Details of the changes in the various components of net income are further discussed below.
Net Interest Income
Net interest income is the difference between interest income on earning assets, such as loans and securities, and interest expense on liabilities, such as deposits and borrowings, which are used to fund those assets. Net interest income is the Corporation's largest source of revenue, representing 67.4% of total revenue during the first three months of 2014. Net interest margin is the ratio of taxable-equivalent net interest income to average earning assets for the period. The level of interest rates and the volume and mix of earning assets and interest-bearing liabilities impact net interest income and net interest margin.
The Federal Reserve influences the general market rates of interest, including the deposit and loan rates offered by many financial institutions. The Corporation's loan portfolio is significantly affected by changes in the prime interest rate. The prime interest rate, which is the rate offered on loans to borrowers with strong credit, remained at 3.25% for the entire year in 2013 and through the first quarter of 2014. The Corporation's loan portfolio is also impacted, to a lesser extent, by changes in the London Interbank Offered Rate (LIBOR). At March 31, 2014, the one-month and three-month U.S. dollar LIBOR rates were 0.15% and 0.23%, respectively, while at March 31, 2013, the one-month and three-month U.S. dollar LIBOR rates were 0.20% and 0.28%, respectively. The intended federal funds rate, which is the cost of immediately available overnight funds, remained at zero to 0.25% for the entire year in 2013 and through the first quarter of 2014.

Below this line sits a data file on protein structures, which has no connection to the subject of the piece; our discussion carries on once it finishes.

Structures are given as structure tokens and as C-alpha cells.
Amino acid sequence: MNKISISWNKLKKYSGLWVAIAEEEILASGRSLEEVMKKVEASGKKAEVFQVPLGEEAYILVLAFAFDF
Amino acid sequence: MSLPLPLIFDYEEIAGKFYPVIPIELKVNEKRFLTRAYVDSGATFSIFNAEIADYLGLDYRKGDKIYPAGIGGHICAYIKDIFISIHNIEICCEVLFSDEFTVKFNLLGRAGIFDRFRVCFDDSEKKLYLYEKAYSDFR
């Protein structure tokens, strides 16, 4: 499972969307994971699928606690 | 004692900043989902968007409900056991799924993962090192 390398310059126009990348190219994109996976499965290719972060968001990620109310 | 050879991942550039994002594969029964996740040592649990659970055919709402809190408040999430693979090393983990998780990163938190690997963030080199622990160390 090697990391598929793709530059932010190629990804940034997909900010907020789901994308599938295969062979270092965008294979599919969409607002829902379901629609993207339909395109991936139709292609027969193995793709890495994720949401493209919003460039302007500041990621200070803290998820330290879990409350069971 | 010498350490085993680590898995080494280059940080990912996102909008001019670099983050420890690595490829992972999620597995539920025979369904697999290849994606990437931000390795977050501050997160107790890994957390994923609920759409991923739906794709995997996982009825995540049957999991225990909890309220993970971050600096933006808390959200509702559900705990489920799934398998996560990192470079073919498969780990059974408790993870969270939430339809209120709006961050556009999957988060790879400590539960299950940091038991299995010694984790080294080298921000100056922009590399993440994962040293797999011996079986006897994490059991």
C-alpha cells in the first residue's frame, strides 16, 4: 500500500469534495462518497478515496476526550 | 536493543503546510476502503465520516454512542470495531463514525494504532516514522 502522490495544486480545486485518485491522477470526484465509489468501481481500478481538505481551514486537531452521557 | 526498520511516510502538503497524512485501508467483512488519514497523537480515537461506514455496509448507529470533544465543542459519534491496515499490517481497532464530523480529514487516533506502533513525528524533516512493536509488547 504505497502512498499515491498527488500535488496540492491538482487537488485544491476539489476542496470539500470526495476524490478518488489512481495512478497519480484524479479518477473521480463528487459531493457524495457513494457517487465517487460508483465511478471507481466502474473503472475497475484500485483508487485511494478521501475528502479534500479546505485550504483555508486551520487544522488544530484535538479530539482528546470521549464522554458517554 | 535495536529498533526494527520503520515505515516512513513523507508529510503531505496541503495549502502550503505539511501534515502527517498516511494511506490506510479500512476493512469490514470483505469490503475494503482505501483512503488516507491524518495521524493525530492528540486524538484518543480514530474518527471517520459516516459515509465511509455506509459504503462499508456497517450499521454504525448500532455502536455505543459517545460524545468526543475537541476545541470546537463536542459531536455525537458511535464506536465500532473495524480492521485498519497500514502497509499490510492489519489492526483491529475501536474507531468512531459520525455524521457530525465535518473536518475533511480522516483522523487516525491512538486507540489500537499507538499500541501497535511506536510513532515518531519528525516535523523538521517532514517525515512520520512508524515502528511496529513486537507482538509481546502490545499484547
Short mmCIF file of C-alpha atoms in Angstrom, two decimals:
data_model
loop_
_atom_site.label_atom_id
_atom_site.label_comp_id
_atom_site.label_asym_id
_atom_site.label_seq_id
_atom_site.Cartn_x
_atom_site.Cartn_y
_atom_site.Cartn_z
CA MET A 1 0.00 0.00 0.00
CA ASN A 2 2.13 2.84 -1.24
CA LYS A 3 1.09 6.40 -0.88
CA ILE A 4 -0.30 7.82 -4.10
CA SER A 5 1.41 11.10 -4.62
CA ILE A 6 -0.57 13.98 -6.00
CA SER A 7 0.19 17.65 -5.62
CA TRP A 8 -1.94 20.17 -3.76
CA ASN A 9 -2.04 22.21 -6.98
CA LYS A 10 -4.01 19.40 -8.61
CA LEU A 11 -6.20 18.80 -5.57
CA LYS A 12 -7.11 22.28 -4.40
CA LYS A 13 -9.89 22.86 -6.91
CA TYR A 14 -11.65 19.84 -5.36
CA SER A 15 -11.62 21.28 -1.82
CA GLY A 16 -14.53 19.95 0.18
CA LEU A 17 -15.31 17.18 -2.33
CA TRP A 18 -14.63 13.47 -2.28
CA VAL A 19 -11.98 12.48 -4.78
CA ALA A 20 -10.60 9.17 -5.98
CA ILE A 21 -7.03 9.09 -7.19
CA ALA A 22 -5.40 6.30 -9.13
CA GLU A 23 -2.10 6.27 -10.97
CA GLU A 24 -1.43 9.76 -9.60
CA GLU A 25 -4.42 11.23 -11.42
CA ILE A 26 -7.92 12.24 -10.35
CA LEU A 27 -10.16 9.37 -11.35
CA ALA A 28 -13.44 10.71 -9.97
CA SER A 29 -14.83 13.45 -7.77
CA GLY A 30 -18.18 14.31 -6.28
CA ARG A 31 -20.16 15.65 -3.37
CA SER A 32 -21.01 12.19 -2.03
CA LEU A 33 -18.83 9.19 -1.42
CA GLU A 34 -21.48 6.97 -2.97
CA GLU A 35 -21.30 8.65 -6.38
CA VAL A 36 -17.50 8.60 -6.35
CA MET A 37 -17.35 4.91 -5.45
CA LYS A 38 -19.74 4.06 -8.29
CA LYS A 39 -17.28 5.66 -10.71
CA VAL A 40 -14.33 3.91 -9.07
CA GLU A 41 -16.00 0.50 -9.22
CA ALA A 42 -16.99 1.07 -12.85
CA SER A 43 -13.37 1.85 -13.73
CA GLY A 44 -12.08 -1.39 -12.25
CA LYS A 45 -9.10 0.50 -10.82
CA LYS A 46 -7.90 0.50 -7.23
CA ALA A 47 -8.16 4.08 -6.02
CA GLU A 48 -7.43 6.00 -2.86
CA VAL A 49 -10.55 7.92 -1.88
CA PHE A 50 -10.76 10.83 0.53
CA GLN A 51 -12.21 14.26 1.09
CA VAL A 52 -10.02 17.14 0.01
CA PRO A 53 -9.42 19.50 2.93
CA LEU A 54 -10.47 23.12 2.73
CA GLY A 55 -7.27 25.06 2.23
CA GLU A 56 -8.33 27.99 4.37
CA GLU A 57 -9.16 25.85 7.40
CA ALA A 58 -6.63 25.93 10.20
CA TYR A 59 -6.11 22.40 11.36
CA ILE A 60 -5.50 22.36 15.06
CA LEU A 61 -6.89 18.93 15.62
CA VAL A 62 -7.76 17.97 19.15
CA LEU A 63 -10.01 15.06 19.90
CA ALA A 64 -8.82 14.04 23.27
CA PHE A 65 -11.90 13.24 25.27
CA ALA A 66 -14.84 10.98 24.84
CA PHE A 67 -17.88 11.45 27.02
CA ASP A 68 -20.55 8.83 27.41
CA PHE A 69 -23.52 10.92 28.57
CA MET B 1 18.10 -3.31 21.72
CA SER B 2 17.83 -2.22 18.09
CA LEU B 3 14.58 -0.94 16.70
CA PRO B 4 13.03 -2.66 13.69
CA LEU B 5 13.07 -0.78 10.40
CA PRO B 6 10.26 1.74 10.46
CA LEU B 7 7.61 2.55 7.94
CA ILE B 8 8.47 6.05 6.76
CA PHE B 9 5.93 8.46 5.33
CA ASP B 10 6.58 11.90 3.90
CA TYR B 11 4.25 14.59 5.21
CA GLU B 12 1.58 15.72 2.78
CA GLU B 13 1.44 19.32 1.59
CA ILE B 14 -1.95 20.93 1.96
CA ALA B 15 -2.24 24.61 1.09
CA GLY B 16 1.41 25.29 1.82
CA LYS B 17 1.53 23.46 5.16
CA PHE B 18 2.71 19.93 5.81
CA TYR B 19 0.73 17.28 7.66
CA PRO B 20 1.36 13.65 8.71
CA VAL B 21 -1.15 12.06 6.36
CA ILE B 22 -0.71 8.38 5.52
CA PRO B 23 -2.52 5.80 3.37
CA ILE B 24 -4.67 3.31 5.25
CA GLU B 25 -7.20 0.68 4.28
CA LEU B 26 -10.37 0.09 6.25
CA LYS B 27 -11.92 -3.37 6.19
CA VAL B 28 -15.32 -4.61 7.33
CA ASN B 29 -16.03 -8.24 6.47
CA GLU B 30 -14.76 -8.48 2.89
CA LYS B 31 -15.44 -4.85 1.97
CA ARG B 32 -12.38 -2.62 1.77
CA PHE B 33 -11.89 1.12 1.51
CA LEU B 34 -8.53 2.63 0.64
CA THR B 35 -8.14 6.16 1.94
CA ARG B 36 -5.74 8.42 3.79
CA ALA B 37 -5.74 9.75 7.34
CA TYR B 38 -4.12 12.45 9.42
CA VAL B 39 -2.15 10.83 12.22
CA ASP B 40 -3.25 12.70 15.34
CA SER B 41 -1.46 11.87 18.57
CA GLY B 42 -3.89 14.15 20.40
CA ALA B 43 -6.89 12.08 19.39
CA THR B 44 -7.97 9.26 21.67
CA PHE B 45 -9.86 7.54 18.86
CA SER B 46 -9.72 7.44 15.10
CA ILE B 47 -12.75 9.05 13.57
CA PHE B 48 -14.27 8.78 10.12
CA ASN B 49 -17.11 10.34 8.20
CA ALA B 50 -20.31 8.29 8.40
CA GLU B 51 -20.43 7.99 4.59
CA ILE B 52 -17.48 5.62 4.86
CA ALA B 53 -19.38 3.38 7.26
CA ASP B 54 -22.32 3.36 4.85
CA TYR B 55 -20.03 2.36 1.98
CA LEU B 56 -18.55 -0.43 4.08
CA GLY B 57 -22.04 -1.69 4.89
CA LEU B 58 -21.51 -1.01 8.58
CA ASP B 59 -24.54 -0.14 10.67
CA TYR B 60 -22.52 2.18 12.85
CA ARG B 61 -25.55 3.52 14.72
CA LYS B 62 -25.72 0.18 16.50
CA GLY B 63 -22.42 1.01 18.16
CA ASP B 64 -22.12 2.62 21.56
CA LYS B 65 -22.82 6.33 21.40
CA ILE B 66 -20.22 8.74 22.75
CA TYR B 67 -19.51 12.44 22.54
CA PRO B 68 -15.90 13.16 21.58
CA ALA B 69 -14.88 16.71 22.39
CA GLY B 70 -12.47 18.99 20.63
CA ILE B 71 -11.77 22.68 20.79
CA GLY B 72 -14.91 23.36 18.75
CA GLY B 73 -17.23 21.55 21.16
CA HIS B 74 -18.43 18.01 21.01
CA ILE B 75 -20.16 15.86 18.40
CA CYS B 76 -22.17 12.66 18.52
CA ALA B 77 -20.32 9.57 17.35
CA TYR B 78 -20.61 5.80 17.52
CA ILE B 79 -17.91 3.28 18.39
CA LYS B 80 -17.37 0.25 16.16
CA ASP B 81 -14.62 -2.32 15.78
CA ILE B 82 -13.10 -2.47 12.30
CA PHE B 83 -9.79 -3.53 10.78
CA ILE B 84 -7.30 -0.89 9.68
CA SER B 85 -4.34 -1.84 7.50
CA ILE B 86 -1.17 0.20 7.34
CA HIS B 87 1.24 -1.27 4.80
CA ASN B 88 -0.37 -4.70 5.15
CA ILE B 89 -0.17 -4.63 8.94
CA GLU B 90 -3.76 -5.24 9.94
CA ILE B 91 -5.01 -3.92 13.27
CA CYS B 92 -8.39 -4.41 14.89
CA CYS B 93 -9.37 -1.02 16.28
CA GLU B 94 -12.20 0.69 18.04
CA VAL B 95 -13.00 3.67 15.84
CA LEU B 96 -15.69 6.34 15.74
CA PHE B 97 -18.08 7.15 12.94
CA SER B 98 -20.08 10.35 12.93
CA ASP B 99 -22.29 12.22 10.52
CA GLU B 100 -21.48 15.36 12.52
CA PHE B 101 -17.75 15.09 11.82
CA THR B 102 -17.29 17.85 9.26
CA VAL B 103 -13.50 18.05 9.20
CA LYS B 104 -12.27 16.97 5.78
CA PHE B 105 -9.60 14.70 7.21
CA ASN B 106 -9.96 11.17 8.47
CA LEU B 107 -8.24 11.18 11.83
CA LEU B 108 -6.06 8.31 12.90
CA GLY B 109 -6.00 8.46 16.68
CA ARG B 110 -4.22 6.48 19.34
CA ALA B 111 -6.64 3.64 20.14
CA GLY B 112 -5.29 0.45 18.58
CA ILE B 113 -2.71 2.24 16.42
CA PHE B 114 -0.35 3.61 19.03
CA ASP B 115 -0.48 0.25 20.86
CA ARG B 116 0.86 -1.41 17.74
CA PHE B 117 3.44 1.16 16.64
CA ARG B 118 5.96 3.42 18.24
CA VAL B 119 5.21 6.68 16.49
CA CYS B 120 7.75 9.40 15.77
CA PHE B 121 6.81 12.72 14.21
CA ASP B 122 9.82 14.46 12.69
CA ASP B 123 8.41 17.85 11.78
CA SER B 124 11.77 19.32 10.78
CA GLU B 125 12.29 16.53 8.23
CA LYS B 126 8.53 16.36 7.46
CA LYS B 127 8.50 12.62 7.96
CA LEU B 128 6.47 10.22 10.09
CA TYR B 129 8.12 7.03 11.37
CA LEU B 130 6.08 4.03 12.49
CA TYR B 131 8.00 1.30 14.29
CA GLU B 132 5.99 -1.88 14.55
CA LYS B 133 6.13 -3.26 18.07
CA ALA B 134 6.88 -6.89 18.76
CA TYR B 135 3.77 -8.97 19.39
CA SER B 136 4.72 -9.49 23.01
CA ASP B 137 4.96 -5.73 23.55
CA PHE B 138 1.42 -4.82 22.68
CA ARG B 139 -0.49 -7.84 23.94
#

The Corporation's balance sheet has historically been asset sensitive, meaning that earning assets generally reprice more quickly than interest-bearing liabilities. Therefore, the Corporation's net interest margin was likely to increase in sustained periods of rising interest rates and decrease in sustained periods of declining interest rates. During the fourth quarter of 2007, in an effort to make the Corporation's balance sheet less sensitive to changes in interest rates, the Corporation entered into various interest rate